November 1, 2002
WASHINGTON - The Department of Veterans Affairs (VA) was praised this week in an Institute of Medicine (IOM) report for its initiatives to improve the quality of health care.
"VA is a national leader in developing quality measurements to provide the best health care for our veterans," said Secretary of Veterans Affairs Anthony J. Principi. "Both health care and veteran satisfaction have improved as a result of our quality improvements." The IOM report, entitled Leadership by Example, lauded VA's use of performance measures to improve quality in clinical disciplines and in ambulatory, hospital and long-term care.
"VA's integrated health care information system, including its framework for using performance measures to improve quality, is considered one of the best in the nation," according to the IOM.
The IOM report also cited VA's National Surgical Quality Improvement Program (NSQIP), which uses performance measurements, reports, self-assessment tools, site visits, and best practices. It develops risk-adjusted information on surgical outcomes in the VA's medical centers. From 1991, when NSQIP data were first collected, to 2000, the impact on the outcomes of major surgeries was dramatic: 30-day post-operative deaths decreased by 27 percent.
Just this year, the Houston VA Medical Center (HVAMC) accepted the NSQIP award for having the second lowest risk adjusted mortality rate among 123 VA Medical Centers nationwide. The HVAMC boasts a surgical staff that performs over 5,000 surgical procedures each year and represents nine surgical subspecialties. These include general surgery, cardiac surgery, neurosurgery, orthopedic surgery, plastic surgery, urology surgery, vascular surgery, otolaryngology, and gynecology. In addition, the HVAMC Cardiac Surgery Section received recognition this year as a "Clinical Program of Excellence" within the Veterans Health Administration (VHA).
VA's electronic medical record system and Bar Code Medication Administration (BCMA) program are essential tools for improving health care quality and patient safety. Earlier this year, the BCMA program won the 2002 Pinnacle Award, a top honor by the American Pharmaceutical Association Foundation. The BCMA program allows a nurse or other health care provider to make sure that a patient is receiving the correct medication in the correct dose at the correct time. This week, HVAMC began use of Version 2.0 of the BCMA system. This version will allow point-of-care in high-risk intensive care situations.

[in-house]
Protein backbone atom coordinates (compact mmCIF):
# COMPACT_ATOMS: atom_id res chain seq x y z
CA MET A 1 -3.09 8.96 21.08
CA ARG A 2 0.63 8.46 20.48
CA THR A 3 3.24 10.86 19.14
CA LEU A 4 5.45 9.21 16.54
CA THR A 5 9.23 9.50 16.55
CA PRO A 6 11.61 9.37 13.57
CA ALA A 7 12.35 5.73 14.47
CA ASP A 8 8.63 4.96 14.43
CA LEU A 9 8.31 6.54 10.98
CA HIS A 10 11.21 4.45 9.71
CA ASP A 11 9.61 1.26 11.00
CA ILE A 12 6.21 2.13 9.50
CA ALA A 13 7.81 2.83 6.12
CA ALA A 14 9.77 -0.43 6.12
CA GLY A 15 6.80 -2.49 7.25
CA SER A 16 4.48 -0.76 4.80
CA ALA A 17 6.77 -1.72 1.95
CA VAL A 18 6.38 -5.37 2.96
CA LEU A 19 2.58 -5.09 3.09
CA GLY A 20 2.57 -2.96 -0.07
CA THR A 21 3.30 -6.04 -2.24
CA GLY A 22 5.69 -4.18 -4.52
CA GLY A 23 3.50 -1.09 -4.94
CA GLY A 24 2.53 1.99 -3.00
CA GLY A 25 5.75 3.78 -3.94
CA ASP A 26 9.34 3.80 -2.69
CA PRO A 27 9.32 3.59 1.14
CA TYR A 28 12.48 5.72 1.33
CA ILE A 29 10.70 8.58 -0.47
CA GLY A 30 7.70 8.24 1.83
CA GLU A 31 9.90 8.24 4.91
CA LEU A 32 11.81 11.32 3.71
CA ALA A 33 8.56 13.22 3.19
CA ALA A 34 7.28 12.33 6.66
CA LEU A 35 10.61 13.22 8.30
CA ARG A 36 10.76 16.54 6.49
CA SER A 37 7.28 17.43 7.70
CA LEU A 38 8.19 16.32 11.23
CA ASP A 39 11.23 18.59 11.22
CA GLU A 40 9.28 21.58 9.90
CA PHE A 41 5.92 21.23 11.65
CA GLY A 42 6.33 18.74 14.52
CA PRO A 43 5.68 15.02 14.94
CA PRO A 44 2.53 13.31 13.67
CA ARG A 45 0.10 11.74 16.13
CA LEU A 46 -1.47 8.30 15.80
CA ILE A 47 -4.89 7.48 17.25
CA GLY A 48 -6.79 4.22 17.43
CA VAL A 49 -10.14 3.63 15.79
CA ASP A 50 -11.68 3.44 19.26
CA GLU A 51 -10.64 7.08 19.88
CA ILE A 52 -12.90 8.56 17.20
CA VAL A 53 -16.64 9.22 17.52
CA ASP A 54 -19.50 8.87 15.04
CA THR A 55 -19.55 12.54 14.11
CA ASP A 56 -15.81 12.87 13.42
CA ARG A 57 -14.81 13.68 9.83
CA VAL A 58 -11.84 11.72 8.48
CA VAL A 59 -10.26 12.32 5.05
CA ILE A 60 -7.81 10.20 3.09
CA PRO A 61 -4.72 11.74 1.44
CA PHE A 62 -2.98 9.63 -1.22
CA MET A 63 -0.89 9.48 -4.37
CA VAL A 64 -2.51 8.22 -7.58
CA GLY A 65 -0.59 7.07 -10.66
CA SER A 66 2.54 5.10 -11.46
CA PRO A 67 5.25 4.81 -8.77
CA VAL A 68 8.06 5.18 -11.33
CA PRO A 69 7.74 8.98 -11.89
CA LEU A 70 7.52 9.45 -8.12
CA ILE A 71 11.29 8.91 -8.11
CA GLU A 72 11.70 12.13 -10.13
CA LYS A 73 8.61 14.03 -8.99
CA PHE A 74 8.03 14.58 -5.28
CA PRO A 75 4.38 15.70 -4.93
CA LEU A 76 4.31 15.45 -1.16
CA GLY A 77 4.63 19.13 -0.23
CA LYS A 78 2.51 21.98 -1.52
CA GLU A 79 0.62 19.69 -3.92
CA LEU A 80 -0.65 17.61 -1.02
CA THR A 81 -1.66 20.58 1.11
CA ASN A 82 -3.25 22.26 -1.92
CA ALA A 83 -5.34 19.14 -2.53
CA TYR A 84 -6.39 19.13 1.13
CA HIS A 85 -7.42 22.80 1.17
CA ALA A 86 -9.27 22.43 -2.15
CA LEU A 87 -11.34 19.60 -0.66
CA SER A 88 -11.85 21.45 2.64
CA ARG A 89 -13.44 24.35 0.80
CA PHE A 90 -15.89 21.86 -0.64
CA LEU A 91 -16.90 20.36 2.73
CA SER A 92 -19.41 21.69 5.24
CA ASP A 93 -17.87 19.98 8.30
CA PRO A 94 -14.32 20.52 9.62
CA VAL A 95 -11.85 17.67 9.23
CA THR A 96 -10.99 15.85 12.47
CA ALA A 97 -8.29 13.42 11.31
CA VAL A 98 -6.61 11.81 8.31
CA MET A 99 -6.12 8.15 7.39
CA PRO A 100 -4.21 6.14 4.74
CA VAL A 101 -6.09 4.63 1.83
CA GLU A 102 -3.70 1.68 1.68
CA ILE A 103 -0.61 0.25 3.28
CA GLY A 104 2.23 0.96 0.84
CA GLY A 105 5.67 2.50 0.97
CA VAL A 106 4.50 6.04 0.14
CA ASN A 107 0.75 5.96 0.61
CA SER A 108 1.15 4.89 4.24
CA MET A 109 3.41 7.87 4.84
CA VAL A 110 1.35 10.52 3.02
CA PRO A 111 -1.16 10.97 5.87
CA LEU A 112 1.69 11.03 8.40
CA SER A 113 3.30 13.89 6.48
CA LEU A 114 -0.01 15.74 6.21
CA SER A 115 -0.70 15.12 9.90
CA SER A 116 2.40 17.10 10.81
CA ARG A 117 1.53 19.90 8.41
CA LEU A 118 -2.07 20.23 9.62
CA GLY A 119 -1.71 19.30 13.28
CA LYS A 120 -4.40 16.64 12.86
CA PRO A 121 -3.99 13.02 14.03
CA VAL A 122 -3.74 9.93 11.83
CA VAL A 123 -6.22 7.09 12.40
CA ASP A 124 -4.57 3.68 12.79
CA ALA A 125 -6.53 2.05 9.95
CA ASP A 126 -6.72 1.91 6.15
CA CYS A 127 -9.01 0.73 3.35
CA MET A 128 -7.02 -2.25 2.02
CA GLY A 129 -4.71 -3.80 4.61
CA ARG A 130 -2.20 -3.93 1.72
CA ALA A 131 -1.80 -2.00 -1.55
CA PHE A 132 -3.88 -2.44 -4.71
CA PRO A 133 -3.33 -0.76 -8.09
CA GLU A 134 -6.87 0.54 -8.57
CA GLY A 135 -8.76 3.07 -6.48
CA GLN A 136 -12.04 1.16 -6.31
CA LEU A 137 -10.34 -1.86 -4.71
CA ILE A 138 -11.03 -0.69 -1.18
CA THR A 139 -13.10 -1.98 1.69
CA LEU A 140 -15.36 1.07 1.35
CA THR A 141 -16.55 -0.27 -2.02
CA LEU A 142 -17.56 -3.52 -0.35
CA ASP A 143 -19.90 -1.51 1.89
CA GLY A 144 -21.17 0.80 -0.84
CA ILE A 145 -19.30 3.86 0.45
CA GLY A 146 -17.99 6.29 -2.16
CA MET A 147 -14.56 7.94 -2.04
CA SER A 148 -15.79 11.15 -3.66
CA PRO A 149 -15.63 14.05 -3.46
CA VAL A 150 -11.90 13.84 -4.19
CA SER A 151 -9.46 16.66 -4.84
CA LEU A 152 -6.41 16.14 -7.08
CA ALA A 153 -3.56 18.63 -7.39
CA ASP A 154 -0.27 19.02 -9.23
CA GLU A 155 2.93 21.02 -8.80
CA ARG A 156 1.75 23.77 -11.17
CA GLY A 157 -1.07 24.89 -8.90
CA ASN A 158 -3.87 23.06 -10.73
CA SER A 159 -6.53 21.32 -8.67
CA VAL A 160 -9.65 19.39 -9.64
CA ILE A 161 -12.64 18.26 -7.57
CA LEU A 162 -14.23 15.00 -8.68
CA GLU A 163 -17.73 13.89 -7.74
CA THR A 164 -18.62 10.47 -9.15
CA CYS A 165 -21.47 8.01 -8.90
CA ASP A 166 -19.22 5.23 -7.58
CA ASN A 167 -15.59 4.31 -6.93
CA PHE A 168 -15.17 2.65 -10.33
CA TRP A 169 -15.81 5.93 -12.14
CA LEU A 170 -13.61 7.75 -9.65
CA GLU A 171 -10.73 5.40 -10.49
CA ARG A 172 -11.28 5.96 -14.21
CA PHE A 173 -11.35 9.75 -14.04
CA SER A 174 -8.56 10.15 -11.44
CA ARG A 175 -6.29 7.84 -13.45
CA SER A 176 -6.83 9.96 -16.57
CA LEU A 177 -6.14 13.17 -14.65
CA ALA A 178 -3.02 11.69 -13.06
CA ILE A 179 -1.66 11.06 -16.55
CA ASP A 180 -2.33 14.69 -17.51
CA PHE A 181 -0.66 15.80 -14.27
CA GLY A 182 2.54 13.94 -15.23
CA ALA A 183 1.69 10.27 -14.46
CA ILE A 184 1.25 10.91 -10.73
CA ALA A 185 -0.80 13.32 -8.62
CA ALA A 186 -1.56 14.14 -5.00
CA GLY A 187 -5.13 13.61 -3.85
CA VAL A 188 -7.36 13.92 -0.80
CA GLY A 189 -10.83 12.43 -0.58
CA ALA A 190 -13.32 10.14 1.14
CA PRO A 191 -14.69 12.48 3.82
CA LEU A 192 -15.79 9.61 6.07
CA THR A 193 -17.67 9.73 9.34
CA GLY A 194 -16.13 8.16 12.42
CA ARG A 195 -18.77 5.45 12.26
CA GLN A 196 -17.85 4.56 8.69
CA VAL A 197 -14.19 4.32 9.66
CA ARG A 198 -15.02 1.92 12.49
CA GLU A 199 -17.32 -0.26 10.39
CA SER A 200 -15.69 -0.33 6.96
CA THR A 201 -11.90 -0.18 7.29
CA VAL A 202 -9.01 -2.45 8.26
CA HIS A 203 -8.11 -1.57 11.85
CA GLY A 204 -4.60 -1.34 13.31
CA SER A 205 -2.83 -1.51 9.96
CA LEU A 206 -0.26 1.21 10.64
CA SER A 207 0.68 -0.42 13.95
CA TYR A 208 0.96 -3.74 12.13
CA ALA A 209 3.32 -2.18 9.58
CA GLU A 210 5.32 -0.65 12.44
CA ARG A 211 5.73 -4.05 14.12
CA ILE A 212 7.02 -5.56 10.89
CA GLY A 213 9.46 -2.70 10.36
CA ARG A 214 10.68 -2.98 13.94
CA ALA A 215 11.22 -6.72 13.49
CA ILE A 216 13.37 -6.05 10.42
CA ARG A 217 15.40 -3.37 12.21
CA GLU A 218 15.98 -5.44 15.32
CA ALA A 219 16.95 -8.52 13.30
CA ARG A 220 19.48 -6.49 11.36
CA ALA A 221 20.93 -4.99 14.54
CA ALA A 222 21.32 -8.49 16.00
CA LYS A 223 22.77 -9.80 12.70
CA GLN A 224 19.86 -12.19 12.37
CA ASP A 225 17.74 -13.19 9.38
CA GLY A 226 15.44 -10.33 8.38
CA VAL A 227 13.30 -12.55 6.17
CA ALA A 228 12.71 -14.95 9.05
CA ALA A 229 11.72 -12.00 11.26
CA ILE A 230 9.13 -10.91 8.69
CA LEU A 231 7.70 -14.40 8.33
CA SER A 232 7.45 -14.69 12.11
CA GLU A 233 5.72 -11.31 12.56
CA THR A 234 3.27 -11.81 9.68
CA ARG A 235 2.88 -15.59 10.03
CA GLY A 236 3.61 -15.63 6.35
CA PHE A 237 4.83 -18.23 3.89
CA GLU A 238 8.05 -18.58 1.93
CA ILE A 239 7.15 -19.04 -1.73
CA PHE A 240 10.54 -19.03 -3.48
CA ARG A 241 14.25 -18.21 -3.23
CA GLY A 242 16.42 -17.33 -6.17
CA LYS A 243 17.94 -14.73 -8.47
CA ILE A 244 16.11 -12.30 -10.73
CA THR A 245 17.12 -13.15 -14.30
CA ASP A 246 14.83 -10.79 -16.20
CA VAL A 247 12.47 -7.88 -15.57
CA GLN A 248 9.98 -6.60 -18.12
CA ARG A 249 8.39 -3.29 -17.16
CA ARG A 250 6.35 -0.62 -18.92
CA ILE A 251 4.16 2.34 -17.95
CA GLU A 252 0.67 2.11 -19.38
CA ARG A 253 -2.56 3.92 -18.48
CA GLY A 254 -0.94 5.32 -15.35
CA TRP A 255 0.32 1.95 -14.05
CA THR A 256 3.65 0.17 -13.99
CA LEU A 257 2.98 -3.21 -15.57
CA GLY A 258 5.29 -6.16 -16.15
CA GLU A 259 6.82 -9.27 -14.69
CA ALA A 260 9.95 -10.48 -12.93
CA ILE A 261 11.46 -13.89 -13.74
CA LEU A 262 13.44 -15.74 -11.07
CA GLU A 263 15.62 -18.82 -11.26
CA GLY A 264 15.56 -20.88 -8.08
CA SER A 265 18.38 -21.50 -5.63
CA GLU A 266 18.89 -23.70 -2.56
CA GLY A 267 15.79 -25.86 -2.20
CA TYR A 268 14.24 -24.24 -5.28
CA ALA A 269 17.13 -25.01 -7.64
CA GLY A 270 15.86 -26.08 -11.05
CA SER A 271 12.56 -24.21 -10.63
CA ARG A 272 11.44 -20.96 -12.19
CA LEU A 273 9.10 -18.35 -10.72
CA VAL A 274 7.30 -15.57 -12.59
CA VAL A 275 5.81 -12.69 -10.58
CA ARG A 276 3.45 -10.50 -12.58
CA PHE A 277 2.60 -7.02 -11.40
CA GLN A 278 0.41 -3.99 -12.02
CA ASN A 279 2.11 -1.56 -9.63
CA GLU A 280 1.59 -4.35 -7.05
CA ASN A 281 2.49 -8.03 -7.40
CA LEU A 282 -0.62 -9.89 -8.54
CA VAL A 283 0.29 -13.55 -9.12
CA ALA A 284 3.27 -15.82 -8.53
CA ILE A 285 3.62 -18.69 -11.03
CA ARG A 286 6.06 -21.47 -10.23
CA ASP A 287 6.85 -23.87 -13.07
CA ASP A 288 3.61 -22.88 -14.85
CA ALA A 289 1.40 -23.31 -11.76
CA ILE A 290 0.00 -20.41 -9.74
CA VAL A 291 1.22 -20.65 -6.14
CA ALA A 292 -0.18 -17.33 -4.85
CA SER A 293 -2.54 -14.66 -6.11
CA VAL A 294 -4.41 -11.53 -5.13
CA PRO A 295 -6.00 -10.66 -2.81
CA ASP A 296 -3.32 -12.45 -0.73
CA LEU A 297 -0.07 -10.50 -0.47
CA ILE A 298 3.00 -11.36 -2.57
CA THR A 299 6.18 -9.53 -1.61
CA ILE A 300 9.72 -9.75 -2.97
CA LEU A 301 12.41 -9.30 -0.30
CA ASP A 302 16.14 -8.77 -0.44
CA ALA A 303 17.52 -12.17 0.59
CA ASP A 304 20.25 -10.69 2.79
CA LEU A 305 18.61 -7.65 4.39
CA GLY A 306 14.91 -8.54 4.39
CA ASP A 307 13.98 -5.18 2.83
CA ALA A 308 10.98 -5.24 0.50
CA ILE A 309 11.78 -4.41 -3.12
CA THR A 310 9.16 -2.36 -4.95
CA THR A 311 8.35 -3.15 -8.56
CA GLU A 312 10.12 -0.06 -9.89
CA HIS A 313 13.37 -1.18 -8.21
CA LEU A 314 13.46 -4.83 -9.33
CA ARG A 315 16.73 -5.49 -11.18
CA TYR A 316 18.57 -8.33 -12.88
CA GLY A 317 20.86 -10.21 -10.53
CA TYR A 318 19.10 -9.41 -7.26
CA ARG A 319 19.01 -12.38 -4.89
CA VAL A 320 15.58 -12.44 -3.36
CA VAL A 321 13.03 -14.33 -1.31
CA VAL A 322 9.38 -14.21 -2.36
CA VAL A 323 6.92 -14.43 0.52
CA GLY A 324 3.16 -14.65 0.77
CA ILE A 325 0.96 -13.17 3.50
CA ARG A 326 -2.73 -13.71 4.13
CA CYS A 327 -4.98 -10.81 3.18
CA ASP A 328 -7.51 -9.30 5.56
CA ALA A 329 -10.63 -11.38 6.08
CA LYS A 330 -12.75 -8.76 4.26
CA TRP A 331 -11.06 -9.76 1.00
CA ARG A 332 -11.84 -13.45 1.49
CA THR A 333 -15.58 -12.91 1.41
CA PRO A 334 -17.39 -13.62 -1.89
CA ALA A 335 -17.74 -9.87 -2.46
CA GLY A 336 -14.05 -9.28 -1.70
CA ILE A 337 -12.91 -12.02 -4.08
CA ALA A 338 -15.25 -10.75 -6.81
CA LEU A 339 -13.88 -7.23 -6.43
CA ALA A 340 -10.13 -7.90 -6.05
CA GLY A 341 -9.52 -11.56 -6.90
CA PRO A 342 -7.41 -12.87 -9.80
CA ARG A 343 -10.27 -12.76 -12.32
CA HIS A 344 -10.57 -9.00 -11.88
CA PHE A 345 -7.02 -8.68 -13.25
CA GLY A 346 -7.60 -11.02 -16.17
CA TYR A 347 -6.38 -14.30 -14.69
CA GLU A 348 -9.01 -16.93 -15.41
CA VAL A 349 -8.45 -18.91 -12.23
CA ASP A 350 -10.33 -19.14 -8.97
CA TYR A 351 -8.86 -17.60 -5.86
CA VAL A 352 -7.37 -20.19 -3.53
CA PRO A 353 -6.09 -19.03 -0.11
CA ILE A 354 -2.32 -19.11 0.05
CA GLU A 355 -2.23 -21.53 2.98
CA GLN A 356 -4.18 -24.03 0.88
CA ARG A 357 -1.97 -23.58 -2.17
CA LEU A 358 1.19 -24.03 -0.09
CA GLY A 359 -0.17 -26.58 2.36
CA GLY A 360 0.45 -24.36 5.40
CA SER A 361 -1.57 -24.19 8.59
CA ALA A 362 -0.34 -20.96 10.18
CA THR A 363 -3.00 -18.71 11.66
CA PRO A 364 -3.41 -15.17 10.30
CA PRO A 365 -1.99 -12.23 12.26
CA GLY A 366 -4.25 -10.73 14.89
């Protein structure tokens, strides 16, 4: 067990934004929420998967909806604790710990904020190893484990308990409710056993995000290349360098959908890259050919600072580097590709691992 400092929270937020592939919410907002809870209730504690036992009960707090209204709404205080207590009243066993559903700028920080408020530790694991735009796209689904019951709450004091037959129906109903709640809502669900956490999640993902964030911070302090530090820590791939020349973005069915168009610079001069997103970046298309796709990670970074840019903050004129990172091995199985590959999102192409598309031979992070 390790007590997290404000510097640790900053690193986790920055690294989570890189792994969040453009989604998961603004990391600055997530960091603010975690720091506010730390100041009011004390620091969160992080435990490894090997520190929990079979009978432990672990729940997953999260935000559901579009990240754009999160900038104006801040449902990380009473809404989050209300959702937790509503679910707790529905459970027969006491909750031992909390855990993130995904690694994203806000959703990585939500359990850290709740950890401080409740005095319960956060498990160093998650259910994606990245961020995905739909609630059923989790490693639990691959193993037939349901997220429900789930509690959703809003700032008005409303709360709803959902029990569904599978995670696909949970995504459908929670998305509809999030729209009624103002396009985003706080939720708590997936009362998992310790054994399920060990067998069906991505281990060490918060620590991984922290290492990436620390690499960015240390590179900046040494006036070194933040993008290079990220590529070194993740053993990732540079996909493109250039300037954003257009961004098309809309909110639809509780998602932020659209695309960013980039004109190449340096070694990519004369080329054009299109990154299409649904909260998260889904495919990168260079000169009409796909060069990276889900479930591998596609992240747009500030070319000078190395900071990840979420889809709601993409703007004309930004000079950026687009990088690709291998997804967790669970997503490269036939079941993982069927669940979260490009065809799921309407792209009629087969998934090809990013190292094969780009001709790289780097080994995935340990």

Also this year, VA's National Center for Patient Safety (NCPS) received the John E. Eisenberg Award in Patient Safety for System Innovation. The Eisenberg awards are given by the Joint Commission on the Accreditation of Healthcare Organizations (JCAHO) and the National Forum for Healthcare Quality and Reporting (NQF).
VA's patient safety program relies on a method that combines voluntary and mandatory reporting systems, root cause analysis, and corrective actions to improve patient safety. VA's programs have been adopted in Australia, Japan, and Denmark, among others.
To help maintain its position at the leading edge of performance measurement and quality improvement, VA recently established a new leadership position in its health care system, appointing Dr. Frances M. Murphy as the deputy under secretary for health policy coordination. Murphy is responsible for coordinating a wide range of health care issues with the Department of Health and Human Services, including health care quality, patient safety, occupational health and safety, and information technology.
"The U.S. can no longer practice 20th century medicine. Government needs to lead the metamorphosis to 21st century patient-centered quality health care through better use of health information technology," said Murphy. "Consistent, publicly reported quality measurement is essential to improve health care delivery and patient satisfaction. The technology is readily available, inexpensive and reliable."
VA's Quality Program ensures system-wide delivery of health care based on the best scientific evidence for clinical practice and explicit accountability of management and clinicians as a strategy for fulfilling VA's mission to be the health care provider of choice for America's veterans. VA's performance measurements show VA health care is the current benchmark in quality for numerous areas when compared with other health care systems.
The IOM report analyzed quality enhancement processes in six government programs - the VA, Medicare, Medicaid, the State Children's Health Insurance Program, the Department of Defense TRICARE and TRICARE for Life programs, and the Indian Health Services program. Information about the IOM report can be obtained at http://www.iom.edu/.
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Point of Contact: VHAHOU Public Affairs04/21/04 08:25